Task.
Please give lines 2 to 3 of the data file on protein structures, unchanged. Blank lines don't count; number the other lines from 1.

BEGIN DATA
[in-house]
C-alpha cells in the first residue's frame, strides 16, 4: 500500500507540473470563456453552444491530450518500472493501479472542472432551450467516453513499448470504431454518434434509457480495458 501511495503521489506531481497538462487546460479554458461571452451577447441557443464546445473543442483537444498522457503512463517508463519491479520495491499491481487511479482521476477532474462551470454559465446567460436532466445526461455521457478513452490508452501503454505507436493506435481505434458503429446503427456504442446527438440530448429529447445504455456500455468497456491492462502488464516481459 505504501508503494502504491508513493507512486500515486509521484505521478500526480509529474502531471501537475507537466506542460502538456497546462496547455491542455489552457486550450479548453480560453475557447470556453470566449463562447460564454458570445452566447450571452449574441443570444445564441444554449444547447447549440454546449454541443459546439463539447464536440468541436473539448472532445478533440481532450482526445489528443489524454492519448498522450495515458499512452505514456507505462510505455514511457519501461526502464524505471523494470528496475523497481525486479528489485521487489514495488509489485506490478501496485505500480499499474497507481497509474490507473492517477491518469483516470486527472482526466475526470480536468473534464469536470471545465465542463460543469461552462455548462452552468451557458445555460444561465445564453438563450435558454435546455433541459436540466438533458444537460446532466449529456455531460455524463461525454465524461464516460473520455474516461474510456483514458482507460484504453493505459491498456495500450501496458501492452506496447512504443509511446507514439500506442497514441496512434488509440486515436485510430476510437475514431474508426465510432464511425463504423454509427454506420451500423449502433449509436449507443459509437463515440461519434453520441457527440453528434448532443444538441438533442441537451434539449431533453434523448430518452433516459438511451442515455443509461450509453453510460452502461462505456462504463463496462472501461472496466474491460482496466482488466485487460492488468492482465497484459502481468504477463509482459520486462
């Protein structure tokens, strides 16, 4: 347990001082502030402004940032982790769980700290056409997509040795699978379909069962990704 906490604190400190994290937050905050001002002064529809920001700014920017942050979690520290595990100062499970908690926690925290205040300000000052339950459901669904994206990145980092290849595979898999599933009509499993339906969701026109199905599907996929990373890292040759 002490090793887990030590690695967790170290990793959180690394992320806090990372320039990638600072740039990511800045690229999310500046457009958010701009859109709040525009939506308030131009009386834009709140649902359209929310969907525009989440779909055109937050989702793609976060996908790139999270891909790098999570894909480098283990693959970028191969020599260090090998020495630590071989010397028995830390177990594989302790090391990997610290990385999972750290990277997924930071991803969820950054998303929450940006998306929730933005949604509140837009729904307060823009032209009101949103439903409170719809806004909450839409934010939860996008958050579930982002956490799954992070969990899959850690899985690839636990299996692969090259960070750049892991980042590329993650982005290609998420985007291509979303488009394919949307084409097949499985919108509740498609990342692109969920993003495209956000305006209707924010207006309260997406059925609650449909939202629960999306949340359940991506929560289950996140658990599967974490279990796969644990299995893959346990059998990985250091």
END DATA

C-alpha cells in the first residue's frame, strides 16, 4: 500500500507540473470563456453552444491530450518500472493501479472542472432551450467516453513499448470504431454518434434509457480495458 501511495503521489506531481497538462487546460479554458461571452451577447441557443464546445473543442483537444498522457503512463517508463519491479520495491499491481487511479482521476477532474462551470454559465446567460436532466445526461455521457478513452490508452501503454505507436493506435481505434458503429446503427456504442446527438440530448429529447445504455456500455468497456491492462502488464516481459 505504501508503494502504491508513493507512486500515486509521484505521478500526480509529474502531471501537475507537466506542460502538456497546462496547455491542455489552457486550450479548453480560453475557447470556453470566449463562447460564454458570445452566447450571452449574441443570444445564441444554449444547447447549440454546449454541443459546439463539447464536440468541436473539448472532445478533440481532450482526445489528443489524454492519448498522450495515458499512452505514456507505462510505455514511457519501461526502464524505471523494470528496475523497481525486479528489485521487489514495488509489485506490478501496485505500480499499474497507481497509474490507473492517477491518469483516470486527472482526466475526470480536468473534464469536470471545465465542463460543469461552462455548462452552468451557458445555460444561465445564453438563450435558454435546455433541459436540466438533458444537460446532466449529456455531460455524463461525454465524461464516460473520455474516461474510456483514458482507460484504453493505459491498456495500450501496458501492452506496447512504443509511446507514439500506442497514441496512434488509440486515436485510430476510437475514431474508426465510432464511425463504423454509427454506420451500423449502433449509436449507443459509437463515440461519434453520441457527440453528434448532443444538441438533442441537451434539449431533453434523448430518452433516459438511451442515455443509461450509453453510460452502461462505456462504463463496462472501461472496466474491460482496466482488466485487460492488468492482465497484459502481468504477463509482459520486462
């Protein structure tokens, strides 16, 4: 347990001082502030402004940032982790769980700290056409997509040795699978379909069962990704 906490604190400190994290937050905050001002002064529809920001700014920017942050979690520290595990100062499970908690926690925290205040300000000052339950459901669904994206990145980092290849595979898999599933009509499993339906969701026109199905599907996929990373890292040759 002490090793887990030590690695967790170290990793959180690394992320806090990372320039990638600072740039990511800045690229999310500046457009958010701009859109709040525009939506308030131009009386834009709140649902359209929310969907525009989440779909055109937050989702793609976060996908790139999270891909790098999570894909480098283990693959970028191969020599260090090998020495630590071989010397028995830390177990594989302790090391990997610290990385999972750290990277997924930071991803969820950054998303929450940006998306929730933005949604509140837009729904307060823009032209009101949103439903409170719809806004909450839409934010939860996008958050579930982002956490799954992070969990899959850690899985690839636990299996692969090259960070750049892991980042590329993650982005290609998420985007291509979303488009394919949307084409097949499985919108509740498609990342692109969920993003495209956000305006209707924010207006309260997406059925609650449909939202629960999306949340359940991506929560289950996140658990599967974490279990796969644990299995893959346990059998990985250091």